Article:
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How To: Create A Physical Backup (Restore Disc) Of The OS X Lion Installer

How To: Create A Physical Backup (Restore Disc) Of The OS X Lion Installer

When Apple announced that OS X Lion would only be available through the Mac App Store, many people worried about the lack of a restore disc, which can be useful if, for instance, your hard drive fails. Worry no more – we’ll explain how to create your own bootable OS X Lion Installer.

Mac OS X Lion

While Lion being on the Mac App Store certainly has its benefits, many people still desire a physical backup, and more importantly, a restore medium for Lion that could be used in the event of a major software or hardware failure. Sure, you could go to the Apple store or an AASP, but you can save a lot of time and money by making a backup medium yourself.

The process is pretty simple, and although these instructions revolve around the developer preview, the process should (according to our source) remain identical for the July public release of OS X Lion. Just follow the simple steps below:

Creating A Physical Backup Of The OS X Lion Installer

Download Mac OS X Lion from the Mac App Store as usual. Once you have it, open a Finder window, locate the OS X installation file that you just downloaded, right click (or option-click) on it, and select “Show Package Contents.”

Within the contents of the package, you’ll see a “SharedSupport” folder. Open it. Inside that folder, you will find an image file called “InstallESD.dmg”. Copy this file to your desktop and mount it – this is the actual working image file that you can burn to a DVD, and clone to an SD card, USB thumb drive, or hard drive partition.

The rest of the magic all happens via OS X Disk Utility. Now, simply launch Disk Utility (located in the Utilities folder within your Applications folder). To burn to a CD, just insert a blank DVD, right click or option-click the DMG, and select “Burn InstallESD.DMG.”

To copy to an SD card, flash drive, or hard drive partition (Make sure your destination has at least 5GB free), just option-click the volume inside of the DMG, select “set as source”, click the “restore” tab in Disk Utility, drag the volume you want to copy it to into the “destination” field in the “restore” tab, make sure you select “erase destination”, and then click the “restore” button.

Voila! It is that simple, and now you can rest your mind, knowing that you have an emergency backup of Lion that you can carry with you and use in emergencies. You can view the tutorial process in action by checking out the below YouTube video.

Did you enjoy this tutorial? Let us know by sounding off in the comments!

  1. Nathan Powell says:

    Very handy, thanks.

    1. Gerry says:

      How is this handy? First off, where is the installer located? I downloaded this via the App Store.

      1. David says:

        Right click on the installer app downloaded from AppStore.
        Select “Show Package Contents”
        Navigate to Contents/SharedSupport/InstallESD.dmg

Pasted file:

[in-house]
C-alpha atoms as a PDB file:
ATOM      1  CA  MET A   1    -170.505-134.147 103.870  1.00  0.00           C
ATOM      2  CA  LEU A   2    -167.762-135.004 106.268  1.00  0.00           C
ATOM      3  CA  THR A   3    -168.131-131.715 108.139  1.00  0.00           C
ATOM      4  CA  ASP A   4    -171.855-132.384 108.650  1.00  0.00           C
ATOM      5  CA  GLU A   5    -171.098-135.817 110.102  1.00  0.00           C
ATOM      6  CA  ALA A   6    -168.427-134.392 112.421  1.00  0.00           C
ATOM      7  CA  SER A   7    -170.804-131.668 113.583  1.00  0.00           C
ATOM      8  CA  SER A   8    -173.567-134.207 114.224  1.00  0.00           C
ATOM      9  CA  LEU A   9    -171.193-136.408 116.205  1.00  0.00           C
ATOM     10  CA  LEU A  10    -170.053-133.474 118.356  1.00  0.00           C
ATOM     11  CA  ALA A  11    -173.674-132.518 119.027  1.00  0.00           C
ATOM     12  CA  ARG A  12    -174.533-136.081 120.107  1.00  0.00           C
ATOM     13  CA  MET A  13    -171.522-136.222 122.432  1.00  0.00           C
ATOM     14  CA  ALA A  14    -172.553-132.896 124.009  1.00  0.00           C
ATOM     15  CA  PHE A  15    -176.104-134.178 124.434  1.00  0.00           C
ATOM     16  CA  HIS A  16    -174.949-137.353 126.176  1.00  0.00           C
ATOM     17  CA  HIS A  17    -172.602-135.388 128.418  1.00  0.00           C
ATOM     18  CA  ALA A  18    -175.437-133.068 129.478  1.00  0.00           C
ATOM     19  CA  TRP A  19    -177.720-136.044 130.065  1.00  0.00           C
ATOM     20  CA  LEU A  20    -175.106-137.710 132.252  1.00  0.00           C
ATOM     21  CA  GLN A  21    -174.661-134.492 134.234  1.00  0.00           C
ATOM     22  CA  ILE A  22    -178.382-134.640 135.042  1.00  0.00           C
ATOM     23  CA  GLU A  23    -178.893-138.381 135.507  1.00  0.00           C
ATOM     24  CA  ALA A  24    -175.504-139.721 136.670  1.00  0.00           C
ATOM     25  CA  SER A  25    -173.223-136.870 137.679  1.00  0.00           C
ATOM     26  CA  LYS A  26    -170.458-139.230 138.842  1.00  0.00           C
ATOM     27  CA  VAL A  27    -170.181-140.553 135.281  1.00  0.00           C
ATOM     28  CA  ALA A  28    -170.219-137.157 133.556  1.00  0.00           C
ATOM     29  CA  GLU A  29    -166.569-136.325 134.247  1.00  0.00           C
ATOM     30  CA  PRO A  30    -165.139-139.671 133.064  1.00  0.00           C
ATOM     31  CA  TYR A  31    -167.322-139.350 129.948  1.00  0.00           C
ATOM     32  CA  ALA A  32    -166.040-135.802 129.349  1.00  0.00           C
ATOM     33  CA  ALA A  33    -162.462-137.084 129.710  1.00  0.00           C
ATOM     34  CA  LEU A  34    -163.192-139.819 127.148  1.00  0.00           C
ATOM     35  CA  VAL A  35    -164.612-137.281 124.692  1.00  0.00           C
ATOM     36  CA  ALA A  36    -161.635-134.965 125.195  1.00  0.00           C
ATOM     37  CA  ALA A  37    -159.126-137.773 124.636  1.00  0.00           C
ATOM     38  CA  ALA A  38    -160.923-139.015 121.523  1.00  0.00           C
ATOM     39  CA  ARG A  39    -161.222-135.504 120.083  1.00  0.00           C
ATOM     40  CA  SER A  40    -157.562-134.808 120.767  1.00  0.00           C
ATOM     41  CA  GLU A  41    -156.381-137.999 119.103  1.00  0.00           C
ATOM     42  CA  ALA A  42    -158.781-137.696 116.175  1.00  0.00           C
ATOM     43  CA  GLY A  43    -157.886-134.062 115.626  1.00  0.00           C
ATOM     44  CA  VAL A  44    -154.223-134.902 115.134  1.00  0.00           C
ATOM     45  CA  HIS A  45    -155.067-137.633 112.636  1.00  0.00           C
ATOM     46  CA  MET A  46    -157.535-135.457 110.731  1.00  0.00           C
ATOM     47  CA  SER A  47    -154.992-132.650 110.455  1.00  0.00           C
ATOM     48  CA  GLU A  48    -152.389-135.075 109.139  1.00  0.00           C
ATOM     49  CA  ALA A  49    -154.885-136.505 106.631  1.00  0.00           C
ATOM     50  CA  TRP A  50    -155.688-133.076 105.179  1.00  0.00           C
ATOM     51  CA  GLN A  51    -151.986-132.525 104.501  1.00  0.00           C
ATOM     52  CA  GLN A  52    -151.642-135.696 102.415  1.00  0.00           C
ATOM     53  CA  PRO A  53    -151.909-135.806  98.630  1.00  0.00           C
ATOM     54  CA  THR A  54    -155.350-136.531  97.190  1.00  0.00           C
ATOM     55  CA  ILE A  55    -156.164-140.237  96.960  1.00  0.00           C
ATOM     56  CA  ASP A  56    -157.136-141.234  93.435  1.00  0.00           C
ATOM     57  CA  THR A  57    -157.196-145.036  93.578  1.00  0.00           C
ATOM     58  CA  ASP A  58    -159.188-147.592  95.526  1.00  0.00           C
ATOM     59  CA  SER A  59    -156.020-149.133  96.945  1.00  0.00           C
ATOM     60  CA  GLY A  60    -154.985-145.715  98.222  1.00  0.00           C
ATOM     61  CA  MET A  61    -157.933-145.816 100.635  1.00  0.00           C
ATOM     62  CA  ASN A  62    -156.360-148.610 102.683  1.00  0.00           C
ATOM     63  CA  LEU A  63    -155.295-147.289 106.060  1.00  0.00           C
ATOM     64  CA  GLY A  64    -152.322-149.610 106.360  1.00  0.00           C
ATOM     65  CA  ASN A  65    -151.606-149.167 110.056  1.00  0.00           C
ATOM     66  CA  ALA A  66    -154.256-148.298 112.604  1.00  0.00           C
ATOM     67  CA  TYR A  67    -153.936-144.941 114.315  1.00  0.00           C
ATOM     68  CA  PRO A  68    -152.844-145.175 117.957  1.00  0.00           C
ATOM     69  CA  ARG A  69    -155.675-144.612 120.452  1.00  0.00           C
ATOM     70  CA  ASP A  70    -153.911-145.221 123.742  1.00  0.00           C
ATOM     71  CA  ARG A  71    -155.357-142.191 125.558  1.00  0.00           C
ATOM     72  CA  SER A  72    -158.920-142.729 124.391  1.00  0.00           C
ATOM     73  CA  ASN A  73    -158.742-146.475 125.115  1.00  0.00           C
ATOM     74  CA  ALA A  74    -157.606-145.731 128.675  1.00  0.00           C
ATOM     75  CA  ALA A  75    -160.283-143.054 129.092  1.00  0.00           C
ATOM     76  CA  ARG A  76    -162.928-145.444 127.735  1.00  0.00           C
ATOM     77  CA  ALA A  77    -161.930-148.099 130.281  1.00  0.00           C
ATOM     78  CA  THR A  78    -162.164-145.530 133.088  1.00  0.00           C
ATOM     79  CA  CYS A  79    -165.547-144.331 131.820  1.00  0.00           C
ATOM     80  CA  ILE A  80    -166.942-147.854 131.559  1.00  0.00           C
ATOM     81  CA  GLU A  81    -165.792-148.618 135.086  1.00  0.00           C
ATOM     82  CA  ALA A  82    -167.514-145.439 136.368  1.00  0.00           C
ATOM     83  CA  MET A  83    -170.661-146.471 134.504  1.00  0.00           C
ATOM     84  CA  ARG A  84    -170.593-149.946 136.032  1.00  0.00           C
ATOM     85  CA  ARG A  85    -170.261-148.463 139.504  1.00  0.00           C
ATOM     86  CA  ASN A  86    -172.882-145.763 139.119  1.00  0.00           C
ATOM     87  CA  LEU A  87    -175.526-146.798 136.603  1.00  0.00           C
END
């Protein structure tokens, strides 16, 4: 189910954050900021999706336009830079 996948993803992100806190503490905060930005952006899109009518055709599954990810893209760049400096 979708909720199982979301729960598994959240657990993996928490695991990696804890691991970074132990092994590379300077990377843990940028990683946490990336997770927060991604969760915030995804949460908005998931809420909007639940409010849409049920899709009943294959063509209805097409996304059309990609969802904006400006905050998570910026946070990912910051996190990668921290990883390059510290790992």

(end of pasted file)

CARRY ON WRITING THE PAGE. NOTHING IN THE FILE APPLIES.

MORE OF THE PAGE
Make a COPY of the dmg 
        Fire up DiskUtility and burn the dmg to DVD
        This will boot your Mac (takes a while tho), select the Restore OS X option from the menu.
        The installer proceeds and does not require an Internet connection, unlike booting from the Recovery Partition.

        1. David says:

          AND does NOT require 10.6 to be installed previously, so you can use it like any normal Mac OS installer.

        2. Gerry says:

          Thanks for replying, I fully understand how to make the installer but I don’t have the installer. I think you have to do all of this before you run the installer the first time. So I’m out of luck. I wish I hadn’t installed Lion right now, it’s got a bunch of glitches.

          1. frances says:

            Wish I’d read all this before installing Lion – can’t find the installer now either *sigh* Wish I hadn’t installed it either as my old software no longer runs.

  2. TechGuy01536 says:

    Will new Apple computers shipping with Lion have restore media or will we need to go through a similar process, and if so, what are the differences?

    1. WebGal Pat says:

      No more media from what I have read and been told.

  3. Chrispy says:

    This looks handy but I wish he had made a few comments to describe the process rather than there being just ambient noise.

  4. Guest says:

    Yet more BS from Apple. We are not animals, and should not have to jump through hoops.

    1. Philshappard says:

      TSA. This Sucks Apple!

  5. Bob Collins says:

    Where do I find the OSX installation file? I’ve looked in Macintosh HD>System>Library, which is where I’d expect to find it, but I can’t find “SharedSupport” or a “InstallESD.dmg” file anywhere. I even did a Finder search for “installESD.dmg” – still can’t find it. … where is the file I burn to disk?

  6. Eel Nuij says:

    if i am using my hard disc as destination, the click on Erase Destination noted ” Erase hard disc and replace its contents with the contents of “InstallESD.dmg.” does it mean that it will erase all my existing files in my hard disc?

  7. i have a 10-4-11 mac mini  os. it was my mothers… i want to copy ALL of her personal files, etc… So that I can try to get this dinosaur running faster, and make some space for my stuff too… How does one copy all that is on the computer for safe keeping???{for memories, or needed info…}

  8. marlon says:


  9. Murtaza_goriya says:

    this way is ok but still if someone dont have internet with good speed so how he or she can make recovery DVD direct from mac OS X Lion?
    is there any way to make lion DVD direct from Mac OS X

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